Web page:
Thursday, February 01, 2007

Combined post Friday

Hi All, apparently some regions couldn't see the thursday post for some reason. So I'm leading with a Tech File entry and following up with economic analysis including expanding on some of thursdays concepts as well as some new notes. Make sure to scroll down for the market surprise.

== The Polaroid Returns ==

Possibly the only downside to the digital camera revolution has been the descent of the instant-print camera. They are still for sale, but as most stores eliminate the old film cameras they tend to eliminate the Polaroid type as well. Well, the Polaroid company has created a spinoff called "Zink" that is coming to market with the gadget shown above. It's a bluetooth gadget the size of a fairly flat but large cell-phone that can accept pictures from your phone or camera (via cable or bluetooth) and then print color glossies on the spot.

A few months ago I would have thought there was no market for this. Then I was at an event where someone brought the amazing HP A432 portable (no kidding, this thing is pretty small and cheap yet makes fairly good pictures). It was the complete hit of the party. Everyone was taking and printing pictures and playing with the multiprint settings. It even kept the kids busy while the adults talked. Now I'm convinced there is a large market for cheap, portable photo printers.

The Zink device also has another neat feature: no ink! The paper is the picture-in waiting and while the paper is sure to be pricey, at least you will know the price per image up front and you won't have to worry about the logistics of keeping both paper and ink packages handy. The Zink product could be the purse or backpack equivalent of the HP product linked above. Someone will throw it on the table at a coffee meet and people can send cute pictures to it. Sounds crazy, but unwrap an HP A432 at a party with some digital cameras and you'll be a believer.


The Jobs Surprise for Friday

Tomorrow mornings jobs report probably won't be a big shock, but the thing that news outlets are likely to pick up on will be the Labor Department's benchmark revisions, a wonky statistical revision that comes out only every year or so. It will attempt to show how many jobs were created between April 2005 and March 2006 that were NOT in the BLS jobs reports.

Follow that?

This is the report of jobs that were previously missed. And it should be HUGE. I'm guessing in the 750,000 to 1 million range. To put that in perspective that's about 6 months worth of jobs creation.

If you want to know why exactly the payroll surveys miss so many jobs you can review this article of mine from 2006, where I pointed out this was happening. As pointed out in the article even people like me (who do QUITE well, but who have their own business instead of working as an employee) are technically unemployed as far as the usual job reports are concerned.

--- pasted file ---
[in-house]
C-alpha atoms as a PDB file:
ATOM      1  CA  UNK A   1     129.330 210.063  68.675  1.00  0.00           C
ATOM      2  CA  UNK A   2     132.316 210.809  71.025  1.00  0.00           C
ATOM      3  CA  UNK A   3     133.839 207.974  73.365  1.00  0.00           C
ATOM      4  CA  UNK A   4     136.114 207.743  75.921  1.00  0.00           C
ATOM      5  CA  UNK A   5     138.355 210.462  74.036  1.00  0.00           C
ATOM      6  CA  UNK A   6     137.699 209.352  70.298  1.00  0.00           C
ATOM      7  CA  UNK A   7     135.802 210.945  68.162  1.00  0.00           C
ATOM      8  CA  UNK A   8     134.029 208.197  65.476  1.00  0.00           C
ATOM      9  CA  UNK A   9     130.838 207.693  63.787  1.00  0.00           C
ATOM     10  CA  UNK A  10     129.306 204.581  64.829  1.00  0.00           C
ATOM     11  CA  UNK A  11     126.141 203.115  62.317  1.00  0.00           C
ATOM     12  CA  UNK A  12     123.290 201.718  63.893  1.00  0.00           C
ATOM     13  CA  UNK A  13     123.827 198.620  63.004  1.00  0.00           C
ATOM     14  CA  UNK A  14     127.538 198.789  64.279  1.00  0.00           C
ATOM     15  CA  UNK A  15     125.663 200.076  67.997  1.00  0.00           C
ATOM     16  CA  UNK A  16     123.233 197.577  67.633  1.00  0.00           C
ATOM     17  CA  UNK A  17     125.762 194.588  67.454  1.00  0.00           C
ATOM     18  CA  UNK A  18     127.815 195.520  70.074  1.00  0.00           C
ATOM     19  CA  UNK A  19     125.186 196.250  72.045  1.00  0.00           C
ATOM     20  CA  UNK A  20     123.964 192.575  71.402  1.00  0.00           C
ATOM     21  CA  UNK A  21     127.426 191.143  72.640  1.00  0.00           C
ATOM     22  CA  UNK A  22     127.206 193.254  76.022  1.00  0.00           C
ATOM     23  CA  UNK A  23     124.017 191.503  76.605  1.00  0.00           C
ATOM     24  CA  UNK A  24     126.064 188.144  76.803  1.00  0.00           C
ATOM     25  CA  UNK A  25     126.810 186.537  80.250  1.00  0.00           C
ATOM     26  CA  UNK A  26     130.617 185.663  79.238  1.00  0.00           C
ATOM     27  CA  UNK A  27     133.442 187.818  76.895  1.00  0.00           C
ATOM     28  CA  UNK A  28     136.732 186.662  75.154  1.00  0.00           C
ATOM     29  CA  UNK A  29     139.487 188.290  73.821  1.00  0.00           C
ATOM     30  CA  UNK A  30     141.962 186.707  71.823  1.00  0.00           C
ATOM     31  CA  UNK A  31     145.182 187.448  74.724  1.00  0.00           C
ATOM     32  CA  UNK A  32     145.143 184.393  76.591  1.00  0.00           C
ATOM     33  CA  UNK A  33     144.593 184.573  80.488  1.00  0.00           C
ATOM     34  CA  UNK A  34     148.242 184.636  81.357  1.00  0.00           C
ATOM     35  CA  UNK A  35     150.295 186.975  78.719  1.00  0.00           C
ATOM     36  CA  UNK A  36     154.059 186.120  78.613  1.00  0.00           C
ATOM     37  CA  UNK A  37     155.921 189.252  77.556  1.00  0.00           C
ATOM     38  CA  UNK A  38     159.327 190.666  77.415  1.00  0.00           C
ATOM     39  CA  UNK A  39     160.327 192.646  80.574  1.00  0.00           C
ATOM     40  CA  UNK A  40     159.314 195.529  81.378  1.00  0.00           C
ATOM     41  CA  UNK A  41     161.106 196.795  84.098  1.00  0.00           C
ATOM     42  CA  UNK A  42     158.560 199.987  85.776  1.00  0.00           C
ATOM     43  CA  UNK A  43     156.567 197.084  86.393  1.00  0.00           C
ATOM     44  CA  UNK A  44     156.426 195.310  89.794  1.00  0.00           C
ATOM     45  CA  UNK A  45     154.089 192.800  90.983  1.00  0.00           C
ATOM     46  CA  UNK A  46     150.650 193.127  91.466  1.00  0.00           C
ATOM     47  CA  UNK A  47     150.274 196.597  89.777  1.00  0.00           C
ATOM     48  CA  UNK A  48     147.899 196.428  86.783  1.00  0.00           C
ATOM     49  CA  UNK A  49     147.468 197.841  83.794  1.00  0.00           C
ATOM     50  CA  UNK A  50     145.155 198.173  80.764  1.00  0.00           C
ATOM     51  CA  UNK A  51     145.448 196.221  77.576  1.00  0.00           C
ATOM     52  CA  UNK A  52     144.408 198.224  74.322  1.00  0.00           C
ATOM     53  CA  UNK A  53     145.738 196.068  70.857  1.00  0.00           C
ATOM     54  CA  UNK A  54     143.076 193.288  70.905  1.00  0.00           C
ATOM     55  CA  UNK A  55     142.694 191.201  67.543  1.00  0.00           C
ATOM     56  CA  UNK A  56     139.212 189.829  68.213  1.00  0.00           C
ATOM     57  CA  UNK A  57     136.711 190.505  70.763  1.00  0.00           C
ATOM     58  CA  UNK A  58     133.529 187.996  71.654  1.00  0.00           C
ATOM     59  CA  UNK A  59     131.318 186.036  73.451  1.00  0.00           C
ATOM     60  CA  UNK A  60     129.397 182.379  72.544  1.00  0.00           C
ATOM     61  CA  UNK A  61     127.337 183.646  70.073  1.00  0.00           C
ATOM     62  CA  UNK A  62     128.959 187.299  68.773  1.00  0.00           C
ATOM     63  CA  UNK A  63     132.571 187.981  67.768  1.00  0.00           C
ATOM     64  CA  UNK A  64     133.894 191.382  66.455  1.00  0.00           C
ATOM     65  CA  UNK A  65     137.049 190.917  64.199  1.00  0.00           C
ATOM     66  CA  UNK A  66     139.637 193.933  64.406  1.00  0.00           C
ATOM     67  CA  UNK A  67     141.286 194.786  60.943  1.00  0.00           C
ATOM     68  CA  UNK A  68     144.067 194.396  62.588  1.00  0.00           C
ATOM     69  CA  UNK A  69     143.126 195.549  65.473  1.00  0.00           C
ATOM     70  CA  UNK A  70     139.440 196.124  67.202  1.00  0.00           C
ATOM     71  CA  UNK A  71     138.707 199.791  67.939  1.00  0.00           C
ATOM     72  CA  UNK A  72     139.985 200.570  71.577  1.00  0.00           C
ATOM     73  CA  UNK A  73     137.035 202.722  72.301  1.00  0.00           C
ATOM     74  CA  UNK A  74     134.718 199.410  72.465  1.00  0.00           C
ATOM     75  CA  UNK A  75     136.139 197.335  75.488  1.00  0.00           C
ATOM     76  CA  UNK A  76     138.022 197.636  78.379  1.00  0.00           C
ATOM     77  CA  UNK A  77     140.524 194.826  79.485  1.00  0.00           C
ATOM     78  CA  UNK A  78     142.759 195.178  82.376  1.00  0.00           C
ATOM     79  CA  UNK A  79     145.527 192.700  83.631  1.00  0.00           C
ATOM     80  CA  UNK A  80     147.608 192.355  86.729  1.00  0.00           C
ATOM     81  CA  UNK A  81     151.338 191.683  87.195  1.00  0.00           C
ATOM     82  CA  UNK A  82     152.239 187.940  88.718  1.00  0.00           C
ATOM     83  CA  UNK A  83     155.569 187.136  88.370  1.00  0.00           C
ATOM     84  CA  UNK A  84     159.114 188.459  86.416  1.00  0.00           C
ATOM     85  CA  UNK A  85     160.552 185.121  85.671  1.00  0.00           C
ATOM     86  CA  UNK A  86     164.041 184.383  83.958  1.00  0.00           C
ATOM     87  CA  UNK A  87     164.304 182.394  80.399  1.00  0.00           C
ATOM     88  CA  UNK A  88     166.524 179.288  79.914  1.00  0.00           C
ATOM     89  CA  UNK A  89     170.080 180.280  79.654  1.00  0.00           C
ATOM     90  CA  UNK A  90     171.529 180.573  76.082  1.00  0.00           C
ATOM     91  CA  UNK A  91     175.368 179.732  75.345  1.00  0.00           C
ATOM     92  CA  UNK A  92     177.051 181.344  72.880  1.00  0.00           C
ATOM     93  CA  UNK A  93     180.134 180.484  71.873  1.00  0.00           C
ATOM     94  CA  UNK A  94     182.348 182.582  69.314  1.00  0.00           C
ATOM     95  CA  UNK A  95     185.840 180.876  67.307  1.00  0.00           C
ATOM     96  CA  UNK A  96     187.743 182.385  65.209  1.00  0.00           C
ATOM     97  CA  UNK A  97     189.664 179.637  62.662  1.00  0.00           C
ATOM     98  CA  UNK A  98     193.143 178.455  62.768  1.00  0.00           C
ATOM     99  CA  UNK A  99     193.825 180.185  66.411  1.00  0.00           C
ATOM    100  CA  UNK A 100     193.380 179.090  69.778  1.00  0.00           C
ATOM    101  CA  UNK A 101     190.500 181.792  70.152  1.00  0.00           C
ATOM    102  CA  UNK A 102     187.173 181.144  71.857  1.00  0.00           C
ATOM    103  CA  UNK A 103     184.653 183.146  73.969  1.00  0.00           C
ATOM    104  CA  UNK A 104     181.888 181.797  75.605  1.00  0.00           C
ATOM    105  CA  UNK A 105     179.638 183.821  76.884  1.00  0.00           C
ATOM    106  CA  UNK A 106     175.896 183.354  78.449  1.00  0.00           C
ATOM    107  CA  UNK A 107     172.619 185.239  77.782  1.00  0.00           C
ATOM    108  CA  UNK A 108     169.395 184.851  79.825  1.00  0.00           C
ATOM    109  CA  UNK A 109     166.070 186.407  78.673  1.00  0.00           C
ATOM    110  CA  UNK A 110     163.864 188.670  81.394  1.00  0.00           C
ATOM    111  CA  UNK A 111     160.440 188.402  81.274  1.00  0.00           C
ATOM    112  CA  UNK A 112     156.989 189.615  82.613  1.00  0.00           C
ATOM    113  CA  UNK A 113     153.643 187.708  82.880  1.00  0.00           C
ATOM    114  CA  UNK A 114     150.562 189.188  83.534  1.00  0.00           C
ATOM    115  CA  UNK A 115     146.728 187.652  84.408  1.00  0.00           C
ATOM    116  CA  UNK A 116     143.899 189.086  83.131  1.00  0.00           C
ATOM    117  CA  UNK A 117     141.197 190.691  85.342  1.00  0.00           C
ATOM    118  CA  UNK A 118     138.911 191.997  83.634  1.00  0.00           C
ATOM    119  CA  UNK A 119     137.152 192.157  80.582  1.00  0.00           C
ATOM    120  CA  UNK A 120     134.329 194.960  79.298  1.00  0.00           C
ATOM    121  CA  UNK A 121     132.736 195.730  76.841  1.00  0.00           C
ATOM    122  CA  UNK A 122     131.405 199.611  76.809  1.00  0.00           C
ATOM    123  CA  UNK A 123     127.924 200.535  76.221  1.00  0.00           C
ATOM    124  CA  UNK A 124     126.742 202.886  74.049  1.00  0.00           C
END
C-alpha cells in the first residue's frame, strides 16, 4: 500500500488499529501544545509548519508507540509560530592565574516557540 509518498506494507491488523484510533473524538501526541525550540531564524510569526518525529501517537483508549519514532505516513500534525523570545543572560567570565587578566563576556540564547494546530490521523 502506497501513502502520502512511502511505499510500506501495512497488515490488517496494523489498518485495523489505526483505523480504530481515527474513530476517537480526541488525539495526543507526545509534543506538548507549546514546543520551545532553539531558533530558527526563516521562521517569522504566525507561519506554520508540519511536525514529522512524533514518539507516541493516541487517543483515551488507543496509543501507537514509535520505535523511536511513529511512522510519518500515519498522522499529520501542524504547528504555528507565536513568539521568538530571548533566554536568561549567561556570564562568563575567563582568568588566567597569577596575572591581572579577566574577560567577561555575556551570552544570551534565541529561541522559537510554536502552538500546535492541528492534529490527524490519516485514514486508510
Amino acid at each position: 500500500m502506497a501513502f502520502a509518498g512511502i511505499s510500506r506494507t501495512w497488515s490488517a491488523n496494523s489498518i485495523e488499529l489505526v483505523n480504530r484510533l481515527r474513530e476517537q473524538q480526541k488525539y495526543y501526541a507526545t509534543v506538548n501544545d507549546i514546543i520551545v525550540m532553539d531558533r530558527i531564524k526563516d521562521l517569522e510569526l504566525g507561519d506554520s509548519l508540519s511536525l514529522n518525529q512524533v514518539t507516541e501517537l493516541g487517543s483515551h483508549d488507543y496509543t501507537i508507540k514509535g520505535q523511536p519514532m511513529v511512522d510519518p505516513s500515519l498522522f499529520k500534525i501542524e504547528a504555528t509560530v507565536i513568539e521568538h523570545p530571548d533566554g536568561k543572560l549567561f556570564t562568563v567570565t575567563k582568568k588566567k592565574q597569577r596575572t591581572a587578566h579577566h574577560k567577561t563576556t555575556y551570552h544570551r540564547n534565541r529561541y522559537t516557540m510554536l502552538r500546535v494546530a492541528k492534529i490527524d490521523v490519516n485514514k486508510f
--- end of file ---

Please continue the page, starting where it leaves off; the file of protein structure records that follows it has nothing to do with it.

Wait a minute? I wrote about this surprise back in mid 2006? Am I frustrated that it went unrecognized for so long? Not at all. Having a better grasp on the economy has made me, and anyone who bought into my portfolio calls, some nice money.

Back on topic, the market will probably be reading headlines tomorrow that some huge extra number of jobs was created. Unfortunately that isn't really good news for the market. The job growth happened through 2006, so the economic growth from those jobs has already shown up in earnings. The bad side of jobs growth, however, is wage inflation and then price inflation. The market will probably see the massive jobs boost as a dangerous sign of inflation, and recently inflation is one of the few things that can discourage the market.

  • For anyone thinking of an analyst position on Wall Street, read here for an all-to-true brief rundown of a typical work day for a Street analyst.
  • John Ogg, writing on 24/7 Wall Street, muses about a trade that could work — going long Dell and short Hewlett-Packard. “Your premise would hinge on the fact that the best part of a run has been seen in HPQ and most of the worst has been seen in DELL,” he writes. “So this is not without risk, but it looks much different compared to trying to do this a year ago or 6 months ago.” (via
  • Nouriel Roubini notes the effects of an effective peg on the dollar maintained by Chinese banking authorities is having on that country’s assets. “With deposit rates so low and capital controls, the 50% of GDP savings of the Chinese needs to go somewhere. And increasingly, the liquidity created by the fixed exchange rate is now going into the stock market,” he writes. “So the fixed rate regime is an indirect cause, through liquidity and credit creation, of the equity market frenzy and bubble. And with deposits rates and sterilization bond rates being so low, increasingly the hot money — that is flowing into China because of the leaky capital controls on inflows — is going directly into the stock market, thus feeding the bubble frenzy.” (via
Invest Well,

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